In fact, most Japanese restaurants require you to pay at the front register and not leave it at your table for the waiter to collect. An exception for tipping is if you have taken a tour or have been given special service. But, even in that case, hand them over a few bills and get on your way. This is an essential tips for the trip to Japan
Tip: To ask for the bill, just make an “X” sign with your index fingers, and you’ll be attended.
8. Get your tickets to all the activities in advance
Always pre-purchase your tickets to the special events so that you don’t miss them out at the last minute. The Japanese culture is unique, and indulging in activities like the traditional tea ceremony, cooking classes and visiting the theme parks are a must-do. Here are some events that you’d want to pre-book:
- The Robot Restaurant, Tokyo
- Sumo Wrestling Tournament, Tokyo
- Tokyo SkyTree
- Hidden Bar Hopping Tour, Tokyo
- Studio Ghibli, Tokyo
- Tokyo Disney and DisneySea
- Legoland, Nagoya
- Universal Studios, Osaka
- Sagano Bamboo Forest, Kyoto
- The mouth of hell at Mount Osorezan
Being polite is the foundation of their society, and the way to exhibit that is by bowing. Well, my children started practising bowing right from the start of the finalizing of the trip. Unfortunately, the emotions got mixed up when they realized there were different types of bowing.
- 30-degree bow
- 70-degree bow
- 90-degree bow
The first two are quick bows, but the last is a long one for the higher authorities or the company’s CEO.
10. Customs and etiquettes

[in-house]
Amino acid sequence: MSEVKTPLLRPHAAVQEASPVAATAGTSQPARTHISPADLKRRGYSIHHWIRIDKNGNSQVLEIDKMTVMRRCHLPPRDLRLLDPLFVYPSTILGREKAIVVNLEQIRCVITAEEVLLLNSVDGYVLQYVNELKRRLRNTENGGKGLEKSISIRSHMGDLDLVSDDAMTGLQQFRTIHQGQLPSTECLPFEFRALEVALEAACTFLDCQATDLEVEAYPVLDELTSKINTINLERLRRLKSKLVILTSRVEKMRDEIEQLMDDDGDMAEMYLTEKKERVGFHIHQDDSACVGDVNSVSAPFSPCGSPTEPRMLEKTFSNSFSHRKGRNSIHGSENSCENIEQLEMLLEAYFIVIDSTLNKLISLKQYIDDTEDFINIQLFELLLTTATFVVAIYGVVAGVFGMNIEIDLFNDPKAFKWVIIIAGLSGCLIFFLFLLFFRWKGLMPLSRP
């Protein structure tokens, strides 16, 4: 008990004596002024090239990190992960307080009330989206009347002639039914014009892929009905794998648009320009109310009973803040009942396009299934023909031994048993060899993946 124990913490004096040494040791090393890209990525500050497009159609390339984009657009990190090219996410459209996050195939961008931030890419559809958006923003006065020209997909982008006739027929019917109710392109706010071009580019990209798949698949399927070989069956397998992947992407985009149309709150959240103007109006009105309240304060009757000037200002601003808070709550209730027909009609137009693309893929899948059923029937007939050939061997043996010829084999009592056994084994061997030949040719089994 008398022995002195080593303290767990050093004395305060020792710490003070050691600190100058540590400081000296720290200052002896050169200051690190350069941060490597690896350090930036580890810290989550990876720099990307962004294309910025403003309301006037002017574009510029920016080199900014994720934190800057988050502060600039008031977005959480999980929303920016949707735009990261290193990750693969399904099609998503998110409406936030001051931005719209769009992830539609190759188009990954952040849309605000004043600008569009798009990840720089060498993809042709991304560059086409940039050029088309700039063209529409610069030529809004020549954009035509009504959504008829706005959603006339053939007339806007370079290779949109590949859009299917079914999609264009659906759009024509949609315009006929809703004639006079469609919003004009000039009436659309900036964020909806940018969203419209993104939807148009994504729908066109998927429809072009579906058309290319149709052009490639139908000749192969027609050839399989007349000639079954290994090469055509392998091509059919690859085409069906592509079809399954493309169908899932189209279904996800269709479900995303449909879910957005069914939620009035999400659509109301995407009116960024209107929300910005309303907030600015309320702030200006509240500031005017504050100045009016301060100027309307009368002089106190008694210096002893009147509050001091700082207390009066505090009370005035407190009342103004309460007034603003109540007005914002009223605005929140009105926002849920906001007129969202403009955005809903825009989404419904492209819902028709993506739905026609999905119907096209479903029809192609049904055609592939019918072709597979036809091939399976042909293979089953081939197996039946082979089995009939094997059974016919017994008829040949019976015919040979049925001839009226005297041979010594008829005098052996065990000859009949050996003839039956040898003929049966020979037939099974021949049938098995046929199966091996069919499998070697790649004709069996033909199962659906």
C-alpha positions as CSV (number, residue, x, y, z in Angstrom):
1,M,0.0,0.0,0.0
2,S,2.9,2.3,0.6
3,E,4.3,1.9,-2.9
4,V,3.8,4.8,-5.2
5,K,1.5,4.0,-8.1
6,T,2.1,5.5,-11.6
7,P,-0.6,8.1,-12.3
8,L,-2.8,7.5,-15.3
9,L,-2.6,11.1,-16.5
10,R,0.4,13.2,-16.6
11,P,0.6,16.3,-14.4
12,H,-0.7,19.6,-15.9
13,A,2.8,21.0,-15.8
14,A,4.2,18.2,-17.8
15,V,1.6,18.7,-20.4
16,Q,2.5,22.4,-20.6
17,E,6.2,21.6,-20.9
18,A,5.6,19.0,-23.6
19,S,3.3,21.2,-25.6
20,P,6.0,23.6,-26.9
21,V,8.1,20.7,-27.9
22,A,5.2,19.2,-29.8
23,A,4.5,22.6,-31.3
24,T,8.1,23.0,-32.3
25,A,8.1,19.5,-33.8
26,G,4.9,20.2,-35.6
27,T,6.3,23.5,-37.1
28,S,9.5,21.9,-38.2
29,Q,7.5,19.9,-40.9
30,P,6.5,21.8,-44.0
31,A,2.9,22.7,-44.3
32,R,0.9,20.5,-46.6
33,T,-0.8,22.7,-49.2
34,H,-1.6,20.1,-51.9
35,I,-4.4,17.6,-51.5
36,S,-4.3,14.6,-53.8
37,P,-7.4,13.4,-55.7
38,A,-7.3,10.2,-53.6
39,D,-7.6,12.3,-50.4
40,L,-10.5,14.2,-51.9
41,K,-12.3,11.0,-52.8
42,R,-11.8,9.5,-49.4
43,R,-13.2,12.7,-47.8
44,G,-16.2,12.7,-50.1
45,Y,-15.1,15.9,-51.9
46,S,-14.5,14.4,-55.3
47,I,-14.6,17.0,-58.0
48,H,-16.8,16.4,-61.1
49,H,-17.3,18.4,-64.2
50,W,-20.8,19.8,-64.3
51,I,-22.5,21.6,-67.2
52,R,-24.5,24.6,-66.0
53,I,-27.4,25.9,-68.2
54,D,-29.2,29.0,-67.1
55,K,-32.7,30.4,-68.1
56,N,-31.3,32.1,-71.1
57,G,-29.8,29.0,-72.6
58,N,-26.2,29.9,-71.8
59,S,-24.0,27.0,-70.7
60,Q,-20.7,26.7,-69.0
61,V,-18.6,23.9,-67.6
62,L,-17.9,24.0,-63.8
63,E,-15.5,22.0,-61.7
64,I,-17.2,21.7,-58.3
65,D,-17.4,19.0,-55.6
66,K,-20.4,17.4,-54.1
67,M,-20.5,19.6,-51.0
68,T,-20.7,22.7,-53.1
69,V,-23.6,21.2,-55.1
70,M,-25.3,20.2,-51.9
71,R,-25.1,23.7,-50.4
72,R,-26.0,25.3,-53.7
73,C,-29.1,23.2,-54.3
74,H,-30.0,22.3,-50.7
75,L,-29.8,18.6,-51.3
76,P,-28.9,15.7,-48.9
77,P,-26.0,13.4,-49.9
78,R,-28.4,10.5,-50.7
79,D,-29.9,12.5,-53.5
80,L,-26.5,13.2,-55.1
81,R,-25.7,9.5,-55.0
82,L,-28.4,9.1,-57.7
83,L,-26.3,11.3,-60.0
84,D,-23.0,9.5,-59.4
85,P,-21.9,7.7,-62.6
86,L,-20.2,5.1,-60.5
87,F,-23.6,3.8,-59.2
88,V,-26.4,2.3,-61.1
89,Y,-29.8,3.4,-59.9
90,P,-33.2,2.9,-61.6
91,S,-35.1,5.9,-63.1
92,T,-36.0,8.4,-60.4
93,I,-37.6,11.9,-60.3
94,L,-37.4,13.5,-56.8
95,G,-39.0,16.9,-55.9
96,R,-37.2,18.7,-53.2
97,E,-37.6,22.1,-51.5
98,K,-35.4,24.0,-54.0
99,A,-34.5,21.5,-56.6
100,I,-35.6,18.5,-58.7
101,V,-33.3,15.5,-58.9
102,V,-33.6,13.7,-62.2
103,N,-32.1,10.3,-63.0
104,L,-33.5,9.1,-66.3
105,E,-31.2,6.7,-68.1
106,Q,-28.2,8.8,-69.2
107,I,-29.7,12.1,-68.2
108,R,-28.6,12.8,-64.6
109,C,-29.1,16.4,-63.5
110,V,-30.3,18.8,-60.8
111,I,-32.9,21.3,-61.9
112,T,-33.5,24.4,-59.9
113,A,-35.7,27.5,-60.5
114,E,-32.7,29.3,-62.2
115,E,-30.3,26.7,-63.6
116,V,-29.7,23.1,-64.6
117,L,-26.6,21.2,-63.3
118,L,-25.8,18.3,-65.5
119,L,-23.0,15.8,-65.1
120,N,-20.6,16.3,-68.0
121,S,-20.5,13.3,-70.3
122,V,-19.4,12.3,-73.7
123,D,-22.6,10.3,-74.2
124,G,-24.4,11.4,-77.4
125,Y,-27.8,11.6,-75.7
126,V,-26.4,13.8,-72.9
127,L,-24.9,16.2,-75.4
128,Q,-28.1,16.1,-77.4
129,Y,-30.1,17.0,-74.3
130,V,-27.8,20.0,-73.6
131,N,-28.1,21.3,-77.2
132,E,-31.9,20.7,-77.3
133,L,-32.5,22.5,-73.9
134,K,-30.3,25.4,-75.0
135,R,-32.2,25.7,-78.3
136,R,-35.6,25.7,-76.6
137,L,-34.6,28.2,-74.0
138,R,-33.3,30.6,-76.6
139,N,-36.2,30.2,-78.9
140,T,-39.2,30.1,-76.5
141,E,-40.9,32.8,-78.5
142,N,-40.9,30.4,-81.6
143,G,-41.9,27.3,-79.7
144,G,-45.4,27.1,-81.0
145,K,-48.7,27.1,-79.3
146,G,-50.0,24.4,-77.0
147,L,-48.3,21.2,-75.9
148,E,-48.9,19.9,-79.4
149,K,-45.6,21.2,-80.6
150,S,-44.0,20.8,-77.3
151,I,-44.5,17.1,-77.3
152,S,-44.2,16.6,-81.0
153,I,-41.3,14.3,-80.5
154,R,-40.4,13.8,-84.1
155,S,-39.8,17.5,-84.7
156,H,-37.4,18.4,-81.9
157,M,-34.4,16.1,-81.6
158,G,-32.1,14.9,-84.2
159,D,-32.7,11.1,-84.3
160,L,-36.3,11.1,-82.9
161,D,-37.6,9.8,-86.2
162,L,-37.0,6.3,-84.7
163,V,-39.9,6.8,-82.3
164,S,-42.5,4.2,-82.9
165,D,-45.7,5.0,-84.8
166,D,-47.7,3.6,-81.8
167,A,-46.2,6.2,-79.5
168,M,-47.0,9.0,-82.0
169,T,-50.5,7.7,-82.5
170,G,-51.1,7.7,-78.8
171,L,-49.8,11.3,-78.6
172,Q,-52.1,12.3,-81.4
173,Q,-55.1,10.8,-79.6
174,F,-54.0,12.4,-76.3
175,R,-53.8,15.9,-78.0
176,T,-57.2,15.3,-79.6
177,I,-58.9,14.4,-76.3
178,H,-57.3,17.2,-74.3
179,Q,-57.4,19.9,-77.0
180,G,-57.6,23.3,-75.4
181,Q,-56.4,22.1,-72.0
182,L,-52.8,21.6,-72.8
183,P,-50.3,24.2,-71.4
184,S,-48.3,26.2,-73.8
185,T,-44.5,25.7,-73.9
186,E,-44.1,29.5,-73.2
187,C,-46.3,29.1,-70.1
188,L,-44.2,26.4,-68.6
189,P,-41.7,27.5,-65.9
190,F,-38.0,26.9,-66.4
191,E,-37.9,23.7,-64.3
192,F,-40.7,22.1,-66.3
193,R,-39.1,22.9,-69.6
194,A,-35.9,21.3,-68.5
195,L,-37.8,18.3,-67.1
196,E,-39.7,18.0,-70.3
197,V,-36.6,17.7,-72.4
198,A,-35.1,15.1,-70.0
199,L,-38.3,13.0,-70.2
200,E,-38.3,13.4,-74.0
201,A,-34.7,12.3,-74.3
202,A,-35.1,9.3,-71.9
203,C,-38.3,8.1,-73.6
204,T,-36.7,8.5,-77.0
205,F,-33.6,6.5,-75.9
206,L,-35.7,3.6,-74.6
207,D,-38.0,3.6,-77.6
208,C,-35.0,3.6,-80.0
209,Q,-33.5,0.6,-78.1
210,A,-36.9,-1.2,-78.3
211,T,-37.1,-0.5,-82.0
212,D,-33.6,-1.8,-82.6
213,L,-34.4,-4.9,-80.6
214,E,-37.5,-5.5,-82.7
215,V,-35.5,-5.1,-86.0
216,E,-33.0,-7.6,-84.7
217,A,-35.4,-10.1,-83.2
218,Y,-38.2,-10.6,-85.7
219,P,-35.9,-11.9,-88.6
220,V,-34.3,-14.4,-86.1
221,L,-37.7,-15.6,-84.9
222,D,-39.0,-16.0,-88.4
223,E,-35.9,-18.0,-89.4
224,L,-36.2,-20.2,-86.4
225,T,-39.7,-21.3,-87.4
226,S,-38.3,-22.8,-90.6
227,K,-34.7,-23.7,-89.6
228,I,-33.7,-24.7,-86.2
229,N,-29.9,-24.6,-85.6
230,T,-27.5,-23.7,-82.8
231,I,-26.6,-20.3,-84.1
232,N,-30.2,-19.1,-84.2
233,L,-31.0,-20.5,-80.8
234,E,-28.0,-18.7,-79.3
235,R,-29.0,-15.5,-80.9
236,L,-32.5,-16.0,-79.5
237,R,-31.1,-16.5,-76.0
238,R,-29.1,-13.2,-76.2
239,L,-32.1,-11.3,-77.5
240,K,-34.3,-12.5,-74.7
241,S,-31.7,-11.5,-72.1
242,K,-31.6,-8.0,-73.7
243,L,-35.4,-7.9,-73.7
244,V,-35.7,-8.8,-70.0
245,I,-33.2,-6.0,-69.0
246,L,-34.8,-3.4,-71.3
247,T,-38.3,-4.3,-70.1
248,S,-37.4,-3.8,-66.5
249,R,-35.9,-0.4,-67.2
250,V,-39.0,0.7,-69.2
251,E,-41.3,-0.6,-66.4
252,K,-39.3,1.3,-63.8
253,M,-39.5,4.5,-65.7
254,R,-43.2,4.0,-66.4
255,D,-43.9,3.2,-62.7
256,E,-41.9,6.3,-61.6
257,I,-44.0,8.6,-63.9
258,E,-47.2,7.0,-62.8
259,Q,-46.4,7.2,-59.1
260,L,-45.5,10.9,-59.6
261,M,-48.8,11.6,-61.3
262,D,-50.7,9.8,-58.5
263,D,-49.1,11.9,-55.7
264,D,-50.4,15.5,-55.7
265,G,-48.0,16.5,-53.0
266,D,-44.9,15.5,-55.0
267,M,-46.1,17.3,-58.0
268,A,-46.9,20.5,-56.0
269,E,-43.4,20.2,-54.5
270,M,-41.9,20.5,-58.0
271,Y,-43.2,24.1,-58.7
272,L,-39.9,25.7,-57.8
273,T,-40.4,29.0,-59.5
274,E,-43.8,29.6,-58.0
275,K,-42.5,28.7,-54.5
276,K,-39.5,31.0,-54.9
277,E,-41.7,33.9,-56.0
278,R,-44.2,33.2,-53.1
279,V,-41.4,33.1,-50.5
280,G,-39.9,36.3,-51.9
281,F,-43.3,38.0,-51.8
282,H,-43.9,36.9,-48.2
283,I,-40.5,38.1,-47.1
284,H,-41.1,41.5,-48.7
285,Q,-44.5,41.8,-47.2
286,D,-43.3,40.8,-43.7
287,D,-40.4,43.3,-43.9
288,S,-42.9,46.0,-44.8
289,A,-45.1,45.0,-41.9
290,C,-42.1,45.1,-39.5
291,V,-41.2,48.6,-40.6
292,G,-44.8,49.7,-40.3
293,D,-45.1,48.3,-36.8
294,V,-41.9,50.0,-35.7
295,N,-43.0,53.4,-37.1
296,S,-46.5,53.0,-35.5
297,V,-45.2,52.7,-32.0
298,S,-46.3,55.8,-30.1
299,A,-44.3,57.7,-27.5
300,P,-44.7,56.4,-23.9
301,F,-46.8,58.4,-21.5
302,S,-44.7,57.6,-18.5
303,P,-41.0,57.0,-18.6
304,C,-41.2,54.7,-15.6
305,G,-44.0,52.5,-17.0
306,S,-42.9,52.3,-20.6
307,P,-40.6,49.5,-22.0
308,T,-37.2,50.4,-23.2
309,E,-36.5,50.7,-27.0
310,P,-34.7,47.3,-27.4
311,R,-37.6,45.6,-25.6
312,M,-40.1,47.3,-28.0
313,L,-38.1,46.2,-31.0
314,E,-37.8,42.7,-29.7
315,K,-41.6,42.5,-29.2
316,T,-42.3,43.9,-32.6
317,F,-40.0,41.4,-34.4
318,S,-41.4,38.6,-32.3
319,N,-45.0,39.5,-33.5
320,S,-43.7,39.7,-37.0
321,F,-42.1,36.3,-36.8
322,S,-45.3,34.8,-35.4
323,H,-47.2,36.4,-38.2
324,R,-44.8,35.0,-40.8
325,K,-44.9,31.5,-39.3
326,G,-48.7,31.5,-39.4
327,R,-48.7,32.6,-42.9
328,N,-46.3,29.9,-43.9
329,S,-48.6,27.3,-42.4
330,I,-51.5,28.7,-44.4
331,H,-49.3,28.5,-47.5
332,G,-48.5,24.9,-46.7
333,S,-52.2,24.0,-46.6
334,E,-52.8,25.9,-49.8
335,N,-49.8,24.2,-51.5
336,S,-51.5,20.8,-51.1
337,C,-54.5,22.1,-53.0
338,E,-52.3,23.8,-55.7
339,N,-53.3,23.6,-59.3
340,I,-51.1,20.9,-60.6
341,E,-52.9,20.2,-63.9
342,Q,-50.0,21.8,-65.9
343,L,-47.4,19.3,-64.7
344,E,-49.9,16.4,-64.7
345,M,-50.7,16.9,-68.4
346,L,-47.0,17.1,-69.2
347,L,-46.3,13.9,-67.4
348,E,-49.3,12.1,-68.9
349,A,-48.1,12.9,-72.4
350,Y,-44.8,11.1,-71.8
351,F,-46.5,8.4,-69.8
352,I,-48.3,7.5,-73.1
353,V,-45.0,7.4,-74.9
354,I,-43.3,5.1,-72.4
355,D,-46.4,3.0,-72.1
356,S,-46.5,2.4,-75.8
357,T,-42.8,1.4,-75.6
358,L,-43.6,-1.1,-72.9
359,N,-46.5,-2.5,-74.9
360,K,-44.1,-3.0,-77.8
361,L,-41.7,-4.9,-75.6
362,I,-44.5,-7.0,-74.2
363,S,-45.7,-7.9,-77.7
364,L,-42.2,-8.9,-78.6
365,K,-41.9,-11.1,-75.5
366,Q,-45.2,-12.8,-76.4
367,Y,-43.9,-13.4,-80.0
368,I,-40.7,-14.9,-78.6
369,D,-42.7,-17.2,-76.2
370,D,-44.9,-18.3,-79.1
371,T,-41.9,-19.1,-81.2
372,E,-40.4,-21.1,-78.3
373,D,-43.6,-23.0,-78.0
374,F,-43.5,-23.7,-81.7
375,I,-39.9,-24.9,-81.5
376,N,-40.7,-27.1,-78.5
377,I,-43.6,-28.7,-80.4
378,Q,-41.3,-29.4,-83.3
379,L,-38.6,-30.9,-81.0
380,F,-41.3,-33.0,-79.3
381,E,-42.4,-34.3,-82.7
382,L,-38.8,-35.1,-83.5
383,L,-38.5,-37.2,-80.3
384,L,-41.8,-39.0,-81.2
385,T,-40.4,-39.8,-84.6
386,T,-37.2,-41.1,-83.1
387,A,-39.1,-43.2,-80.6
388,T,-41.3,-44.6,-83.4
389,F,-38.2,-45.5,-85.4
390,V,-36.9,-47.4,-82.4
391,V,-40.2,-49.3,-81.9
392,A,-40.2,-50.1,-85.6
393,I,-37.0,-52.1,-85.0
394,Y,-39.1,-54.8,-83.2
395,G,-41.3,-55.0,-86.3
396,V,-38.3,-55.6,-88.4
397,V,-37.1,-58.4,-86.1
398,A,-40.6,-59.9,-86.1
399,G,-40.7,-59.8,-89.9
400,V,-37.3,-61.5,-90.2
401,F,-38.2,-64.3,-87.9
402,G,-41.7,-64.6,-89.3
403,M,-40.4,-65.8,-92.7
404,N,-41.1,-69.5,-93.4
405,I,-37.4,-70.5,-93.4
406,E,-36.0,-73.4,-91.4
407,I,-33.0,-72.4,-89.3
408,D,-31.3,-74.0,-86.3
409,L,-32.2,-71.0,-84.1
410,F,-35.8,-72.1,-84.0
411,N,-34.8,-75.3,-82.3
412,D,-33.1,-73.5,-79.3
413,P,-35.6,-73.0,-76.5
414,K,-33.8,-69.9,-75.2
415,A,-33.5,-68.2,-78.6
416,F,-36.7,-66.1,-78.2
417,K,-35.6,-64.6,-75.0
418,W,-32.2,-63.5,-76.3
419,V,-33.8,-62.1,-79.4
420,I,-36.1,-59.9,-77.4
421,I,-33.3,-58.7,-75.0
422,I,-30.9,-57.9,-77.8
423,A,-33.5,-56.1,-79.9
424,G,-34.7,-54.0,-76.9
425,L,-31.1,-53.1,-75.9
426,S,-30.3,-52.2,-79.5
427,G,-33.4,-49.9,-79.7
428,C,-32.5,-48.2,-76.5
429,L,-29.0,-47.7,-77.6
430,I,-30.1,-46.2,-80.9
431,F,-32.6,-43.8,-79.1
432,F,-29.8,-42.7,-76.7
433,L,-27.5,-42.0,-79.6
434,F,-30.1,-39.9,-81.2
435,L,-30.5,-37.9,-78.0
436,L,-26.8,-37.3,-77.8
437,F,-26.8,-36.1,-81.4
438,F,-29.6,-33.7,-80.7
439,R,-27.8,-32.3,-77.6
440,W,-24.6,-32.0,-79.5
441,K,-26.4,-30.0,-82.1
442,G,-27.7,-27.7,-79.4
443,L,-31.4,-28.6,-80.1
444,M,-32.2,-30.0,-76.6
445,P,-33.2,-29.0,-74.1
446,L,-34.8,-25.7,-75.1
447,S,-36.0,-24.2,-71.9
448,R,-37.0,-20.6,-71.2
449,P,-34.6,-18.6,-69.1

When travelling with kids, it’s important to make them aware and adapt to all the customs of the place they are travelling to. Being the uniquely fascinating culture that japan has, I familiarized my kids with all important customs. There are certain things that you might normally do but are a strict no in Japan:
- Smoking in the streets except for the designated areas
- Eating in streets
- Refusing or saying no rudely
- Speaking loudly in public, even in transportations
- Entering the house with shoes on
- Pointing at things and people
- Breaking the queues
- Blowing your nose in public
- Pouring soy sauce on rice
- Taking pictures of people
Japan is a country full of love, politeness, and sophistication. Travelling with kids here can be a vacation where they learn several amazing norms, which I tried inculcating in them. For example, I love how my elder son is against engaging in loud conversations even though we are back from Japan.
And it’s not only kids; you’ll come back learning a great deal as well. To make this trip convenient for you, I have mentioned all the essential tips for a trip to Japan to make it amusing and comfortable.